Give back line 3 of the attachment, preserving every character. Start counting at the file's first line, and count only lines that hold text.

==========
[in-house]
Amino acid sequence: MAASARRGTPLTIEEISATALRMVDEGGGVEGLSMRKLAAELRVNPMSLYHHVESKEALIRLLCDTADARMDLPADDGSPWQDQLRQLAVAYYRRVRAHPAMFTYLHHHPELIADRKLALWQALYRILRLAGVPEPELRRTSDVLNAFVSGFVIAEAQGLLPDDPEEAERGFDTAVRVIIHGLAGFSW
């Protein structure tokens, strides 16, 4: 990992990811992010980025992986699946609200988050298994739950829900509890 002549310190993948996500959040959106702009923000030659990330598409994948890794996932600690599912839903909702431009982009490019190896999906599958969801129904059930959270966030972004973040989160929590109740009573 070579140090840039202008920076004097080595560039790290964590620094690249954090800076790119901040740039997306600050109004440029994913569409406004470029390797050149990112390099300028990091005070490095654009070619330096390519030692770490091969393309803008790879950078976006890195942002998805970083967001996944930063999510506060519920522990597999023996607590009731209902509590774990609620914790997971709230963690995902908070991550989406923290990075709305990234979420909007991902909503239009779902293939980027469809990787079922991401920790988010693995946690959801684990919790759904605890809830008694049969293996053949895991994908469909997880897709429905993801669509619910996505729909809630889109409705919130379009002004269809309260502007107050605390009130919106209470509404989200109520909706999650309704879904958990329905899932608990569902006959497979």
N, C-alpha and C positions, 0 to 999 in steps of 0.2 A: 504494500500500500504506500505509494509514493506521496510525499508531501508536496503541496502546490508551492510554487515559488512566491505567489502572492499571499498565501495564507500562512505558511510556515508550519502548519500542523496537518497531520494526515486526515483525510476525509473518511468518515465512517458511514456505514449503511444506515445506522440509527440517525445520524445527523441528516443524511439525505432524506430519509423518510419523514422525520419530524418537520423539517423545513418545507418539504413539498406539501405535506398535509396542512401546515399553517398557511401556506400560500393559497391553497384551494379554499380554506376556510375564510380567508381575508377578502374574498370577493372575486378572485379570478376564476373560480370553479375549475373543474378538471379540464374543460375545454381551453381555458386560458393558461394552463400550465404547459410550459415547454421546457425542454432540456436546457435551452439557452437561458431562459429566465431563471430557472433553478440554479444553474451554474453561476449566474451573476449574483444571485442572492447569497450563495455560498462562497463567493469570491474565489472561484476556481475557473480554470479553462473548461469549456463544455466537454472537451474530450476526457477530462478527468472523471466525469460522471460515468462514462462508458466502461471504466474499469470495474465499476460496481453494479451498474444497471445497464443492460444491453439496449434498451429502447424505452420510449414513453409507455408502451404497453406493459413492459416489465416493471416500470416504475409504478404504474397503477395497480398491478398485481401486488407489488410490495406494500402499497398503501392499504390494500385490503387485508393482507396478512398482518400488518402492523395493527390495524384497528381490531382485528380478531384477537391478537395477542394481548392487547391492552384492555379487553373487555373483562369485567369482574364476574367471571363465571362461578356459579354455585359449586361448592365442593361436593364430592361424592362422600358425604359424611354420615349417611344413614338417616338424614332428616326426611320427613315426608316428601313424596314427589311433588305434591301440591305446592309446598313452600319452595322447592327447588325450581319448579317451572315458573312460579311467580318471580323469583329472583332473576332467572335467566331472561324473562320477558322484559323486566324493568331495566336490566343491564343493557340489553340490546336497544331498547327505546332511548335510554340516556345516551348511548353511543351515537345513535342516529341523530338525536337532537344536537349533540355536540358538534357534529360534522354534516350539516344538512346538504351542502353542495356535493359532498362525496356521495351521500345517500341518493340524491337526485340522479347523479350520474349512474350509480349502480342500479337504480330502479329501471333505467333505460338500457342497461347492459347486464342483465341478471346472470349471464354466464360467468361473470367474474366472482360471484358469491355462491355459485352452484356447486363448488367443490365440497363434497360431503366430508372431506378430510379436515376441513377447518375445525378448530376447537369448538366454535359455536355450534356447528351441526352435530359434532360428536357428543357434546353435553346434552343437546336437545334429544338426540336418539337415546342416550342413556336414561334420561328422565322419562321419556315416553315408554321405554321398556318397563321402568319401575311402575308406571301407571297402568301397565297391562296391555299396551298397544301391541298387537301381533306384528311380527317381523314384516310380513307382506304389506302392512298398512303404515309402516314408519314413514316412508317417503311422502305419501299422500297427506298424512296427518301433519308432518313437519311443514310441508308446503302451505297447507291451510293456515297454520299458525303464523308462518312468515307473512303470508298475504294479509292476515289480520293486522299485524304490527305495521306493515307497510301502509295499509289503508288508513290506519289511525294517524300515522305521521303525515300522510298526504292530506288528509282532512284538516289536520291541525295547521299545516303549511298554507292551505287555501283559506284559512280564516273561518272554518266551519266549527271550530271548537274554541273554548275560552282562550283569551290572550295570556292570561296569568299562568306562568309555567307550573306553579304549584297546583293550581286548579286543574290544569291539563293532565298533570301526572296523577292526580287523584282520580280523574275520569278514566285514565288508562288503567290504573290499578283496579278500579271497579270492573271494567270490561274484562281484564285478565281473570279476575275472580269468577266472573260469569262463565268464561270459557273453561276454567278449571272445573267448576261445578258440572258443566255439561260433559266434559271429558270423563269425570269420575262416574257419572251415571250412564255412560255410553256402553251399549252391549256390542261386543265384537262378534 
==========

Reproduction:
């Protein structure tokens, strides 16, 4: 990992990811992010980025992986699946609200988050298994739950829900509890 002549310190993948996500959040959106702009923000030659990330598409994948890794996932600690599912839903909702431009982009490019190896999906599958969801129904059930959270966030972004973040989160929590109740009573 070579140090840039202008920076004097080595560039790290964590620094690249954090800076790119901040740039997306600050109004440029994913569409406004470029390797050149990112390099300028990091005070490095654009070619330096390519030692770490091969393309803008790879950078976006890195942002998805970083967001996944930063999510506060519920522990597999023996607590009731209902509590774990609620914790997971709230963690995902908070991550989406923290990075709305990234979420909007991902909503239009779902293939980027469809990787079922991401920790988010693995946690959801684990919790759904605890809830008694049969293996053949895991994908469909997880897709429905993801669509619910996505729909809630889109409705919130379009002004269809309260502007107050605390009130919106209470509404989200109520909706999650309704879904958990329905899932608990569902006959497979």